On July 5th the family vacation portion of our Yellowstone trip ended as my sister and her family headed back to Kansas City (more on this later). Shelly and I decided to drive back to the Lamar Valley and leave the Park to travel the Beartooth Highway. On July 4th we had seen this coyote circling a bison herd.
We hoped a return visit would yield similar remarkable results. It did.
Just outside the Northeast Entrance of Yellowstone, we had the option to fork right on the Chief Joseph Scenic Byway (Wyoming 296). It was tempting, but we were anxious to test the switchbacks of the Beartooth.
As we began to ascend the Beartooth Highway (US 212), the vistas were breathtaking.
High peaks dotted the landscape and several different mountain ranges were visible from the highway.
At about 8000 feet we found Beartooth Falls. We could not see all of it from the road and estimated its total height at 300 feet.
There was still quite bit of snow on the Beartooth. The wildflowers seemed to be enjoying the early Summer moisture.
As we reached the alpine landscape above the tree line it was about 4 PM. Shelly told me several times that she wanted to get off the mountain before dark. Critters, you know. No problem, we still had 5 1/2 hours until dusk.
The amount of snow on the Beartooth was really amazing. I couldn’t resist a short hike along an alpine trail. My lungs reminded me that I was at 10,000 feet.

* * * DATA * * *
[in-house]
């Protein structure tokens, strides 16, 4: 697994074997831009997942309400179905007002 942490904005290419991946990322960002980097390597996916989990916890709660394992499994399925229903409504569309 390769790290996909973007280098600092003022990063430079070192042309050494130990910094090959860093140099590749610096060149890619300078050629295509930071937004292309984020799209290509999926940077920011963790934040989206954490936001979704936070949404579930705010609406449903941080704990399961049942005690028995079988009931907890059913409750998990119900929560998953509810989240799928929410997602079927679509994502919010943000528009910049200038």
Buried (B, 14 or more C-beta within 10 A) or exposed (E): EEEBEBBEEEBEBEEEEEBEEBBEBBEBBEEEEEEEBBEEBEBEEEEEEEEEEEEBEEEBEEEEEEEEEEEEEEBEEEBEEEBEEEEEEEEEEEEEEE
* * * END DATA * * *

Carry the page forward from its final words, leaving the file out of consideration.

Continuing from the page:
We met a new friend at the summit. We wanted to drive the more challenging portion of the road to the northeast, but it was a little late. Time to head back to Yellowstone.
On the way back, we stopped for a few minutes to walk and photograph Beartooth Lake.
Driving back, the Chief Joseph sign beaconed us. It was about 6 PM and the road led to Cody, Wyoming. We decided to take the scenic route through Cody back to Yellowstone.
We were completely surprised by the beauty of this Scenic Byway.
As with the Beartooth, Wyoming 296 offered a chance at every turn to grab the camera.
The “dry” side of the drive leading to Cody had a familiar Old West look to it.
Once in Cody, we stopped for a quick Mexican dinner. When we left for the East Entrance of Yellowstone, we realized we would be arriving back in West Yellowstone after dark. Would there be large critters waiting for us on the roads?
The drive from Cody to the East Entrance is just as scenic as the three drives we had already made that day. We just drove and enjoyed the sights–no photos this time.
As we arrived in Yellowstone it was 9:15 PM. Just inside the gate we were stopped by a “bear jam”. Just off the road a Grizzly rooted along the hillside. It was dark and this photo is a bit grainy but we wanted to share it anyway.
We snapped a few photos of him and headed west into the sunset.
At 9:30 PM, we had an 83 mile drive back to camp in the Yellowstone darkness. Our great day was dampened by our building paranoia about hitting a dear, elk or worse a bison. Better drive slowly and watch for their eyes. Near the Norris Junction a mature male bison suddenly appeared in our headlights. I hit the brakes with authority and swerved hard right. I missed him by two feet and managed to stay on the road. Unperturbed, he snorted and went on his way (as did the two bison traveling with him). No harm except for our frayed nerves. We crawled back the final 28 miles to West Yellowstone.
We learned two lessons from our road trip. First, the day trips around Yellowstone are not to be missed. Second, as a friend told me, when driving in Yellowstone at night, watch for eyeballs shining.